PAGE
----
Our major communication was that our focus was NOT about costing or layoffs, but to optimize our product costs through improved and sustainable design, leveraging a corporate team within our development organization.
Coming from a functional view, with single specialists involved in the new product development process (NPDP) process, we promoted a holistic view of the product during the DfMA process.
In addition, we strived to bring the knowledge of many different people into a new product.
And we wanted to challenge the product design from all disciplines of the value-generation process until the first mock-ups and designs were released for purchase or production.
In that first phase, we adopted BDI’s proposed methodology for workshops. Starting with a pick-up workshop where we generated the cost baseline as well as the product structure during disassembly of the first design, we also generated new ideas during reassembly and improved the ideas along the minimum parts criteria.
To evaluate the benefits of concurrent new ideas that were generated during disassembly and reassembly, we decided to go for a methodology developed by our consulting partner, which is called “the delta evaluation.”
We went on evaluating the cost benefit of each new idea created in comparison to the basic design approach we started from. An Excel spreadsheet helped us compare each new solution to other ideas and with regard to the original design in a transparent and traceable manner. This not only led to conclusions but also gave us the option to document and store good ideas for further reuse in future development projects.
The early bird catches the biggest worm
Q: What was the result of these workshops?
A: In combination with a thoroughly designed implementation plan, a stable organizational setup of key players, and a good communications plan, we gained good success during the first year of implementation of DfMA in our organization.
We did four DfMA workshops in the first year, where we jumped onto already running projects and optimized the design of the product according to the rules of DfMA. We had decent success, but the real breakthrough came when we started our DfMA workshops in the very initial phase of a development project. Here, we had much more freedom of ideas and were able to influence the project even more, which ended up with a much higher amount of savings.
Based on this experience, we made a DfMA workshop mandatory for each project. It will be started at a very early phase and is closely connected to the official project release.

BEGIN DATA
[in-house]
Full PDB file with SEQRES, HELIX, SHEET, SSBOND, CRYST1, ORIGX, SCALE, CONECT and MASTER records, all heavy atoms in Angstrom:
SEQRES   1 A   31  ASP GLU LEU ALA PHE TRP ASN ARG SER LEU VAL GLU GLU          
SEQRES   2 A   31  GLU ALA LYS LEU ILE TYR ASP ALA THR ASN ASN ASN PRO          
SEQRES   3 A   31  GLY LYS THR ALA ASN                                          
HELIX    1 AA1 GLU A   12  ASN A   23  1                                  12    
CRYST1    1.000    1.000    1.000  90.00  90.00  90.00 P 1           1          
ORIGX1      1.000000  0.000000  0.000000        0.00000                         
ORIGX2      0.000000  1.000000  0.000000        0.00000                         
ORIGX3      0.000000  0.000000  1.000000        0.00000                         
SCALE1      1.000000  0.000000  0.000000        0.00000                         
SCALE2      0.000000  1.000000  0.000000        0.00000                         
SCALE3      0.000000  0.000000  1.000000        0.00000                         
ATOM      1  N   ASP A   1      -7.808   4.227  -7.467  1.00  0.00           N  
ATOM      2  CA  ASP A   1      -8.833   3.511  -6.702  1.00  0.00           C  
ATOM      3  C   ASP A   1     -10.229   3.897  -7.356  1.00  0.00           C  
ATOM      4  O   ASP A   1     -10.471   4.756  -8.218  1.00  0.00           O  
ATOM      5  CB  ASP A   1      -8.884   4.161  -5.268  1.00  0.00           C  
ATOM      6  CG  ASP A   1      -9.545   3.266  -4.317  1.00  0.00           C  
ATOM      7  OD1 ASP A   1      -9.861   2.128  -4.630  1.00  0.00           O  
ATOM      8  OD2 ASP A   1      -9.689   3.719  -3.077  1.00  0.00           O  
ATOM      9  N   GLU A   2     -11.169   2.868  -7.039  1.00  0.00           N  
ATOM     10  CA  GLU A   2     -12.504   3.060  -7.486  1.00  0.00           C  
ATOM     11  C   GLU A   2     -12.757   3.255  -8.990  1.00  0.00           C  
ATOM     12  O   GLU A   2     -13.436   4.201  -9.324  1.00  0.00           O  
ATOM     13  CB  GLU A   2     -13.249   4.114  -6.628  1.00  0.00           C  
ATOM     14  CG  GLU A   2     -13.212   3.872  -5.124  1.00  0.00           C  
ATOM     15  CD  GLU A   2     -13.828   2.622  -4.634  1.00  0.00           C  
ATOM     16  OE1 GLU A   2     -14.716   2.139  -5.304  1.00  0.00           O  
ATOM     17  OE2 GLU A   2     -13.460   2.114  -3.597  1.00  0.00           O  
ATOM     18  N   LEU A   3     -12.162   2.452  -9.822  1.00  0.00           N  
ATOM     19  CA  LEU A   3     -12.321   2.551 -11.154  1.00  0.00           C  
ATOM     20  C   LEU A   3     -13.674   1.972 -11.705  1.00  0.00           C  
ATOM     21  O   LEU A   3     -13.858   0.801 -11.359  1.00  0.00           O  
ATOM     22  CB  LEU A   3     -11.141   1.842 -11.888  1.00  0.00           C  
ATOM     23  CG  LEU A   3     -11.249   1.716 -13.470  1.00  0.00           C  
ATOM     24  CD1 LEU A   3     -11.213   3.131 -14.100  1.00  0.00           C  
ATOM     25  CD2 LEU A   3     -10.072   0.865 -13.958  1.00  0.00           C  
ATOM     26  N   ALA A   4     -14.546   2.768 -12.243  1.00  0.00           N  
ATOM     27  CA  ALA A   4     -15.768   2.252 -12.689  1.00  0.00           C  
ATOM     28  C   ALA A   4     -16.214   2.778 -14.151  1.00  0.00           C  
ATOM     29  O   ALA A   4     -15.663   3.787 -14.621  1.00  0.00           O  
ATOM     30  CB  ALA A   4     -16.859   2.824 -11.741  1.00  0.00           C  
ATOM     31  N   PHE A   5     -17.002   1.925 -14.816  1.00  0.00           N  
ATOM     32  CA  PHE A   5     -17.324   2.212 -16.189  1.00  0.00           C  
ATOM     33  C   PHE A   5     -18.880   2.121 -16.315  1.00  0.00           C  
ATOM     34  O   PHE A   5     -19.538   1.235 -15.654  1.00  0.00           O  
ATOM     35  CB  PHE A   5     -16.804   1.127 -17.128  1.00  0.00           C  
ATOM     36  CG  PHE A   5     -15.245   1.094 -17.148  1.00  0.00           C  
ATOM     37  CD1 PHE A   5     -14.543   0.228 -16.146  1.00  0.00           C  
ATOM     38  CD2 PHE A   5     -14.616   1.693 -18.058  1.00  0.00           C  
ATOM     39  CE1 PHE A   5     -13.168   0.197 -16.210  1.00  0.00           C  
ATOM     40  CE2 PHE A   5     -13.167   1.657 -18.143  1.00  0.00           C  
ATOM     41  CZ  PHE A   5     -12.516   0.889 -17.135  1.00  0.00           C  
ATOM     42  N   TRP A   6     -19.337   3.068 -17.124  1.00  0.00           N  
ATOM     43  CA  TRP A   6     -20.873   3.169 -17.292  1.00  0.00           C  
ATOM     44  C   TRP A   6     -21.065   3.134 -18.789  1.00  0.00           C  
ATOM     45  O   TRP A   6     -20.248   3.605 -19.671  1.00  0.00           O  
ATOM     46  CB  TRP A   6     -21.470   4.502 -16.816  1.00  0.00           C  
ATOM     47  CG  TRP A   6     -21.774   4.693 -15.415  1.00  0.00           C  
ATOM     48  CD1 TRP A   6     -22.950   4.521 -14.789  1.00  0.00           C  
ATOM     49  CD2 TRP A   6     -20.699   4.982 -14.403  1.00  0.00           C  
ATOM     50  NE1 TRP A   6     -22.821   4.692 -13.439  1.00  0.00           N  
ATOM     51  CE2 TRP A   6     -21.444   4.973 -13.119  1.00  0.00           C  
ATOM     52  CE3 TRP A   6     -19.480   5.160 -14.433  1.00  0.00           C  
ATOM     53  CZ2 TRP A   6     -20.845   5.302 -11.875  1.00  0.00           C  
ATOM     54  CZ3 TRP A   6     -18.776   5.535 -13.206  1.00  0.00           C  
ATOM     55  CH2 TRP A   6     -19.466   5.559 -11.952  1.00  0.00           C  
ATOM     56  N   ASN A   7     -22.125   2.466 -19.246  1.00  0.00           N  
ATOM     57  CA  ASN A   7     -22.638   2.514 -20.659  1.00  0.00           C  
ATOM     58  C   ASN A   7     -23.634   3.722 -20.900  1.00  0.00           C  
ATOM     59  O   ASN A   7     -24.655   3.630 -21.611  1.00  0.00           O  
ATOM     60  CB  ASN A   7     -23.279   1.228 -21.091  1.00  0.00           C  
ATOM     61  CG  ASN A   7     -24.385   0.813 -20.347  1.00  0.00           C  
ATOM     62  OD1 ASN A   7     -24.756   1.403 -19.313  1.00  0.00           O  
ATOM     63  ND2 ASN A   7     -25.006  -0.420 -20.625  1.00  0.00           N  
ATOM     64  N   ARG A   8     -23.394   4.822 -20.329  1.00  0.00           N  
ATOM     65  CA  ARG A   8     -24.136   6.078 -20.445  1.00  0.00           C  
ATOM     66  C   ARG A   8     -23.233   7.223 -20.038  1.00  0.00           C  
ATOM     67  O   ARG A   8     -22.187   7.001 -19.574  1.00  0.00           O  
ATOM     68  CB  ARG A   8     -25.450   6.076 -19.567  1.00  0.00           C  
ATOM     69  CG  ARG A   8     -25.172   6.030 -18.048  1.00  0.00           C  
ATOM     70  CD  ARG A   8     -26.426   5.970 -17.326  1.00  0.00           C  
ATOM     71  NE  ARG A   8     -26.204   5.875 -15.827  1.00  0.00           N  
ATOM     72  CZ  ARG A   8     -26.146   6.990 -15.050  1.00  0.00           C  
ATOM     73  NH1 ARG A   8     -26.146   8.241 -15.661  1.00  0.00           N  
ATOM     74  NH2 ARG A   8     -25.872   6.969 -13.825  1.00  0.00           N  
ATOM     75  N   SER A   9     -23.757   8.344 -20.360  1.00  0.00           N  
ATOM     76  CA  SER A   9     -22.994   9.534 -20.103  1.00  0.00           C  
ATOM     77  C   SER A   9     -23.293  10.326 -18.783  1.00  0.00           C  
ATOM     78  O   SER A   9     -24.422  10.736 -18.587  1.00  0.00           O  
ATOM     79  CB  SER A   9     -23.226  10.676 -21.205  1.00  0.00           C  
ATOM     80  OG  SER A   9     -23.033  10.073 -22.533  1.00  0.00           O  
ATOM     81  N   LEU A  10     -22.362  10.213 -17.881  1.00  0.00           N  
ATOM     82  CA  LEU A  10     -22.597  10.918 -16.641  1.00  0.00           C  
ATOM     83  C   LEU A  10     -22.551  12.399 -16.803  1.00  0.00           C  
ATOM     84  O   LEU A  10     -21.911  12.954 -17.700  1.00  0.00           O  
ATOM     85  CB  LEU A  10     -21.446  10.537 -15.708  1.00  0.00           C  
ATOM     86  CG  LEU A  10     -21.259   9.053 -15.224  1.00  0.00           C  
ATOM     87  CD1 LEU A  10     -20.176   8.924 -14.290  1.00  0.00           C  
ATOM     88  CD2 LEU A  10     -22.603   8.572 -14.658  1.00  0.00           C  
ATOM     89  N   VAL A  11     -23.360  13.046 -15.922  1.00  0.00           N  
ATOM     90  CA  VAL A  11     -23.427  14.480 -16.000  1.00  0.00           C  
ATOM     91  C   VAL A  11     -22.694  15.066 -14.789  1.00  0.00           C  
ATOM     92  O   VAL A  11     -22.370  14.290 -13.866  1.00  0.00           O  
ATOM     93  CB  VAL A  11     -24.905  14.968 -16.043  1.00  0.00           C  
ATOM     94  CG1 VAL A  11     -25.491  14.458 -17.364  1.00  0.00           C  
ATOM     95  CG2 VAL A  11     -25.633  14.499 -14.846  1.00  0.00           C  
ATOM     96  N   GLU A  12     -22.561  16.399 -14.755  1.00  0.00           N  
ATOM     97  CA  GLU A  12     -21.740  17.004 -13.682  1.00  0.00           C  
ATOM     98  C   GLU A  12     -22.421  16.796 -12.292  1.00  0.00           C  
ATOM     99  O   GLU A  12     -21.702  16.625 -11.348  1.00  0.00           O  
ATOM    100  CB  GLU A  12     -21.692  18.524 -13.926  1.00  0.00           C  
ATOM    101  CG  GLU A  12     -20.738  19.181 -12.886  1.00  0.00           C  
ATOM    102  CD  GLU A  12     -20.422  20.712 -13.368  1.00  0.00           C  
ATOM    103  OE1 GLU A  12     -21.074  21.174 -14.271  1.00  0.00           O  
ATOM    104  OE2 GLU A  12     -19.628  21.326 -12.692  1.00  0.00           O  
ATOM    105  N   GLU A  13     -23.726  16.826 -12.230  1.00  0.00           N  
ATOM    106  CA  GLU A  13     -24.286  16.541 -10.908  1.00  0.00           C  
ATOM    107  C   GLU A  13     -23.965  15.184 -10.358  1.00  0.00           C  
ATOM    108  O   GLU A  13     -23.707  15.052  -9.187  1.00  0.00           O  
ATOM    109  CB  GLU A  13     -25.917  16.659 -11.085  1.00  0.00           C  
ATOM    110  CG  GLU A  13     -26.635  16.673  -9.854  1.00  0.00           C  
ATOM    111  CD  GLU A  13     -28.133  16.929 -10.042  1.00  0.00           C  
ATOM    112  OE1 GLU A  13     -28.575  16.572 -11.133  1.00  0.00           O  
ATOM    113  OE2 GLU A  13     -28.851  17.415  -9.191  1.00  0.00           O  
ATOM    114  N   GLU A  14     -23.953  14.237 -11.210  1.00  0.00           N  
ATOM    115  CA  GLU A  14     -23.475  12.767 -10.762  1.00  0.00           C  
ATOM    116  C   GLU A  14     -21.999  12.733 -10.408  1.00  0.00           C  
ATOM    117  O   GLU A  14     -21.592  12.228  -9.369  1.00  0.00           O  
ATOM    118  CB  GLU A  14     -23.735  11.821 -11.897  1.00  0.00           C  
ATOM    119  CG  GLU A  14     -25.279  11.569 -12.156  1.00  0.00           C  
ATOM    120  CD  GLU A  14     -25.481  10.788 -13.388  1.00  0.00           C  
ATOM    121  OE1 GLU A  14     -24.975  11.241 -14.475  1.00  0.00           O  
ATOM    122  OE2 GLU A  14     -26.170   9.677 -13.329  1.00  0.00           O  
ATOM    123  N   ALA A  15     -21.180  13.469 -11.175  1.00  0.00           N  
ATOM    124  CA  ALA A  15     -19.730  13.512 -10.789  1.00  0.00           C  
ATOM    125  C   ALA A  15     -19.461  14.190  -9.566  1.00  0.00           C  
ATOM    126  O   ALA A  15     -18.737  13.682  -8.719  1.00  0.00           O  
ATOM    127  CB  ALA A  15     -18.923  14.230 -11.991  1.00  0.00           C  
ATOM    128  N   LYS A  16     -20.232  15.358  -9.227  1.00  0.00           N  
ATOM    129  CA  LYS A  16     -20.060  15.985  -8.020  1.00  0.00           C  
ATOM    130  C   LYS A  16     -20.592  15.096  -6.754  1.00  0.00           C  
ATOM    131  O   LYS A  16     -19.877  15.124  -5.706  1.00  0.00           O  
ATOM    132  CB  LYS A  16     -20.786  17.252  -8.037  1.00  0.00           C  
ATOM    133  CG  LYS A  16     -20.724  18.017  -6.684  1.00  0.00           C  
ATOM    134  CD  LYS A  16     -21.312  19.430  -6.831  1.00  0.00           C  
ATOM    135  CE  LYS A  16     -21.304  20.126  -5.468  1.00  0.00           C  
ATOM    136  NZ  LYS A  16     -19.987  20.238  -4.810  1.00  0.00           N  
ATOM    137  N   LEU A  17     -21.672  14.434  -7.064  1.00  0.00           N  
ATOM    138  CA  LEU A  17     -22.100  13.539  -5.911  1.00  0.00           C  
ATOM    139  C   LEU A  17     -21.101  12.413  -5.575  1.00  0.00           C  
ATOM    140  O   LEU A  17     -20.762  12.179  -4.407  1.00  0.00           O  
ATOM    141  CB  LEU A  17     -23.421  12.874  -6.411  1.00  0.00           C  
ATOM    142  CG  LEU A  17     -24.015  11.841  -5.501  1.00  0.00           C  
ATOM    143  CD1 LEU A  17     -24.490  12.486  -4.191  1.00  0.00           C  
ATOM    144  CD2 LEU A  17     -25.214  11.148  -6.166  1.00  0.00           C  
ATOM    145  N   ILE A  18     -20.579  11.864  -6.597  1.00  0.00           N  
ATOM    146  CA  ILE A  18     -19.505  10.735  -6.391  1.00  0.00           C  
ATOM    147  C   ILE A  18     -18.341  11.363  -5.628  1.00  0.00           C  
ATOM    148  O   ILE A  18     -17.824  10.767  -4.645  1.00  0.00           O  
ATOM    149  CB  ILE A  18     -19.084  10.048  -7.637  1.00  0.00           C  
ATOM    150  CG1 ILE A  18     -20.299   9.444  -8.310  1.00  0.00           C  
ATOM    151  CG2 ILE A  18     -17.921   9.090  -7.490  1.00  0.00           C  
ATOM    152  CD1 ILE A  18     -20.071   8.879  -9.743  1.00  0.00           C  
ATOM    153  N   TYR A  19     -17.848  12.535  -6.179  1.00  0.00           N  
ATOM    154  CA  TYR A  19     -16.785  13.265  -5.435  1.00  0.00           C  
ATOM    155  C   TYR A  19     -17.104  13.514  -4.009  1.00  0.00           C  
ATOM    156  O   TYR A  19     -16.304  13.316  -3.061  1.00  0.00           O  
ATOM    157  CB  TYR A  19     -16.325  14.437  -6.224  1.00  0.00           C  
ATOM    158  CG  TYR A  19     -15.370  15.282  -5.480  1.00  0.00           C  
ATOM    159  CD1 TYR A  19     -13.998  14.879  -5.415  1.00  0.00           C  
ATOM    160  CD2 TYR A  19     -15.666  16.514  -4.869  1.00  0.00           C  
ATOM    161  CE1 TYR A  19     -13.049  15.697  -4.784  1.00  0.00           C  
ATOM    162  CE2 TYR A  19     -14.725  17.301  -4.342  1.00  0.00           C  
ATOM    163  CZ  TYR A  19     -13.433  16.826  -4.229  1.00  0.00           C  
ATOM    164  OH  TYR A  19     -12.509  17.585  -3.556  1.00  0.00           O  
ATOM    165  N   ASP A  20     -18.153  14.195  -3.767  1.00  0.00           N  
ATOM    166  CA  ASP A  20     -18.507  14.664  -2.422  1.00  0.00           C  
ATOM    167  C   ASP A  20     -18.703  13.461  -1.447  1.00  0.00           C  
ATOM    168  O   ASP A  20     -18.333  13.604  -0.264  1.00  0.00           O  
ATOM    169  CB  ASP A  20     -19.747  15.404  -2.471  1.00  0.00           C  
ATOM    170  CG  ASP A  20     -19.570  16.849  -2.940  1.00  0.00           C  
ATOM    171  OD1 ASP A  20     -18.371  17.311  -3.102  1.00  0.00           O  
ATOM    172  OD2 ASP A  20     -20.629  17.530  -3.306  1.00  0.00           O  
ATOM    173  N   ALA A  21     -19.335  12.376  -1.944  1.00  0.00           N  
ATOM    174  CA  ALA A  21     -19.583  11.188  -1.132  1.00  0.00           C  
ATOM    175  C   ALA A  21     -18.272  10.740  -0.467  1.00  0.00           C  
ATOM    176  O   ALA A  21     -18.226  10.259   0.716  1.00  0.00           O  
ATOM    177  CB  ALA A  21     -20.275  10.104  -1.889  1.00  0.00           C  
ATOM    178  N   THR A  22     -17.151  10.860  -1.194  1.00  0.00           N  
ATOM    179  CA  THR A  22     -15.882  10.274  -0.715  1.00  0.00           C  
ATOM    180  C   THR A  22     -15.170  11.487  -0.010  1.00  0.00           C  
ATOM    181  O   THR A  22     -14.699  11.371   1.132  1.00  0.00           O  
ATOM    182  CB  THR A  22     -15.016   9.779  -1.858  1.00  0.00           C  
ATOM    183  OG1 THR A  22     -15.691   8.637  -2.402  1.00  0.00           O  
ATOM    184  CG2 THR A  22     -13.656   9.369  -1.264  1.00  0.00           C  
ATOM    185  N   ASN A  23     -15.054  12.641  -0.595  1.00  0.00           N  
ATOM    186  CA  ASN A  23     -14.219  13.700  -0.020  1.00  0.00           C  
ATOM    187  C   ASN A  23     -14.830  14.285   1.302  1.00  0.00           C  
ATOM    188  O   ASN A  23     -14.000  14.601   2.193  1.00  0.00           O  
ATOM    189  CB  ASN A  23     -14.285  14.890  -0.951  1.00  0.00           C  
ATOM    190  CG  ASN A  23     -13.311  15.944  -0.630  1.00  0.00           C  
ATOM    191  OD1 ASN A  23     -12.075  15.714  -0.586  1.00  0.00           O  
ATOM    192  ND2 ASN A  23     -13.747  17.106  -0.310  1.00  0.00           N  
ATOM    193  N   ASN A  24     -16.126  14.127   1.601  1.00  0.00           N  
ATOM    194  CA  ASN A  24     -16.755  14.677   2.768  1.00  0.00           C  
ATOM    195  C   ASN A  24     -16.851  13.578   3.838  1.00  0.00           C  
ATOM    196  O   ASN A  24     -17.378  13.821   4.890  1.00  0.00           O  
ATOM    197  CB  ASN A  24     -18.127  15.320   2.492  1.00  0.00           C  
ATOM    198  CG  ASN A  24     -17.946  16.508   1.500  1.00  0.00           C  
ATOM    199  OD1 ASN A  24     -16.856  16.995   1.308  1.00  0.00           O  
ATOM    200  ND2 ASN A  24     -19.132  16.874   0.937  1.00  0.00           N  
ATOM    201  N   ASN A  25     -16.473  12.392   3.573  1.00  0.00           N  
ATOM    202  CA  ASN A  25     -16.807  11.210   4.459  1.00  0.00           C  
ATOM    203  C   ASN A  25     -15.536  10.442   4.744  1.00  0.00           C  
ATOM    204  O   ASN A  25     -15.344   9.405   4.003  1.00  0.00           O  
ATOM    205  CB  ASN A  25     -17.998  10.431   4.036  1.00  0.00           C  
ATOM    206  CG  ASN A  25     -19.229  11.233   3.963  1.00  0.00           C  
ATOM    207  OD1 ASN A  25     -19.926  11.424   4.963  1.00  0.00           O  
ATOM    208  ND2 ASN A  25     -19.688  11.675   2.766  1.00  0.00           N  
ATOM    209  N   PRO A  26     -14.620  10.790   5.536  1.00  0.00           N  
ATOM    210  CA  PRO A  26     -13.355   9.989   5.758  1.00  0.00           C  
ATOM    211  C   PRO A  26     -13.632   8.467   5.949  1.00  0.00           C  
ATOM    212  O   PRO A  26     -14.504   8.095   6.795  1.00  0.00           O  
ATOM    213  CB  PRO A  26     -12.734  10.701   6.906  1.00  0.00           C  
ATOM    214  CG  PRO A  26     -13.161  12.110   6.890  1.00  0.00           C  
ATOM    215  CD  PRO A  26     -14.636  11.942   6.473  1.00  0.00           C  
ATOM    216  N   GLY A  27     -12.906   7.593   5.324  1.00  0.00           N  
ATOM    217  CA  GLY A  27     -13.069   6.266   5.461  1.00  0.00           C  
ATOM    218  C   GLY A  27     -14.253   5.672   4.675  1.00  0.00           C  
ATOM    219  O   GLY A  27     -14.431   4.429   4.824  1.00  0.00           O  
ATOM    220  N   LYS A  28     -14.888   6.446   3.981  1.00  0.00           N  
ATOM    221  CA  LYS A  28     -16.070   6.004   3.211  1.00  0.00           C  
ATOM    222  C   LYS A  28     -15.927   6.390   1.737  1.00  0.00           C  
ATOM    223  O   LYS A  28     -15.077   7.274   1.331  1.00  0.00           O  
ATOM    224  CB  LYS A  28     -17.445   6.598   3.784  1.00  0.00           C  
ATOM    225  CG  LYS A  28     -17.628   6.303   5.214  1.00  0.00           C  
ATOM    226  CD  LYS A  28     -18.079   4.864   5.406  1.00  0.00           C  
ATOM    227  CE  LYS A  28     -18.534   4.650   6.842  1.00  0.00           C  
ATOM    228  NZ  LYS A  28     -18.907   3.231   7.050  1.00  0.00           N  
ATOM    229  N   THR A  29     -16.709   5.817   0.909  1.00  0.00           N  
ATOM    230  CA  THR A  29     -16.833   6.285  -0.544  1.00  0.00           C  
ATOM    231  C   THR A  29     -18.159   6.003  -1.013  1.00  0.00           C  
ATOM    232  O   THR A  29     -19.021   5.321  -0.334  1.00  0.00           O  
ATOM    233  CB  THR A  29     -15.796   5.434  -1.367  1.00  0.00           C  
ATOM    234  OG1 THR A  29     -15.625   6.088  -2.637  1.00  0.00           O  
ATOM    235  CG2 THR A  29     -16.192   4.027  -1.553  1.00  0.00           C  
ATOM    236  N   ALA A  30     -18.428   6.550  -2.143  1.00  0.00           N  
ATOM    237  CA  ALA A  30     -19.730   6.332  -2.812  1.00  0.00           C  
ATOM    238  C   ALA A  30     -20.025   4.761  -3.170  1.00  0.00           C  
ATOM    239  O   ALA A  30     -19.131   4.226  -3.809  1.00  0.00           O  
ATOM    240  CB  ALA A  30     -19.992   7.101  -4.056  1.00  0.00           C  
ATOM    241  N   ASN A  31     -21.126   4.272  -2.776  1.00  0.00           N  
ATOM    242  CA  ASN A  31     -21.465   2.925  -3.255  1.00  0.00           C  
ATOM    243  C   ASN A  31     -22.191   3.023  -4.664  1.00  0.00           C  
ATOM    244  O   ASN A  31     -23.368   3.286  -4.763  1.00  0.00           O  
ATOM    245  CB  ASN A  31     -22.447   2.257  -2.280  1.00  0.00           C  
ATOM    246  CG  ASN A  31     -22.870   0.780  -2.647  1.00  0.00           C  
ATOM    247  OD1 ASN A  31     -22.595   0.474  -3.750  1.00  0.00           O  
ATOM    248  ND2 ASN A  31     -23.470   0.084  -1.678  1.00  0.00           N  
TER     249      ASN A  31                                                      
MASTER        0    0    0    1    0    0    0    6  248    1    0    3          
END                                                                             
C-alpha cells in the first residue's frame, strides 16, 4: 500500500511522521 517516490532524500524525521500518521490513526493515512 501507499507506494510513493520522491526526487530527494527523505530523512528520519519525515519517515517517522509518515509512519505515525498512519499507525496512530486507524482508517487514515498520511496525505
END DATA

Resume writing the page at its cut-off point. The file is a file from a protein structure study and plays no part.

Software solutions support product lifecycle management (PLM)
Q: What software solutions did you introduce to support the new product development process within PLM?
A: Our company has a SAP strategy, and we are using its software solutions broadly. We also work closely with SAP experts in many areas. In addition, we co-innovate with SAP and provide input and feedback to help the company develop new software solutions. One of the programs is called SAP Continuous Influence, another SAP Customer Connection.
‘The direct influence empowers users and helps them develop important improvements for their tasks. This also helps SAP, since that prevents developments from being missed by users. It is only by collaborating that you can make improvements.
We are using the SAP Product Lifecycle Management (SAP PLM) and the SAP Engineering Control Center (SAP ECTR) solutions.
$1 million saved on product development cost annually
Q: How would you rate your success (in facts and figures)?
A: This project directly contributes to the strategic goals of our company. During the first two years of DfMA at Endress+Hauser, we made great progress both in the results and in many employees’ mindsets:
- 3 DfMA cost evaluations
- 6 DfMA workshops
- 26 DfMA evaluation workshops
- 121 different participants in our company
- 583 ideas generated
- $1,070,679 (US) per year cost-saving potential
Even more important than the bare figures of success, which sum up to more than $1 million a year in cost reductions of our new products, we were able to:
- Tremendously increase the cost transparency of our products and awareness of our people
- Generate a mutual understanding of development, production, procurement, service, and marketing
- Reduce development lead time
- Assemble in a more ergonomic way
- Increase quality and process stability in production
Today, after two years of DfMA project experience, leaders actively request DfMAs for each new product development. Employees from across the company volunteer to participate in these DfMA workshops.
Meanwhile, not only the Product Center Maulburg runs DfMA workshops, but other companies in the Endress+Hauser Group have started to implement the methodology.
We are looking to harvest the success of DfMA during the next few years, as soon as all our new cost-optimized products enter the marketplace. Today, we already have an estimated benefit of more than $1 million per year and with each new DfMA workshop, we continuously add further savings.
The approach is also supported by the E+H group top management, and we won the E+H Process Innovation Award in 2018, which is a big honor for the team and for our partners. We would like to thank all.
Thank you, Dr. Frey, for this interesting interview and your insights.
Find out more about how to optimize your design processes, take a look at the IDC report “Design as a Critical Element of Digital Supply Chain.”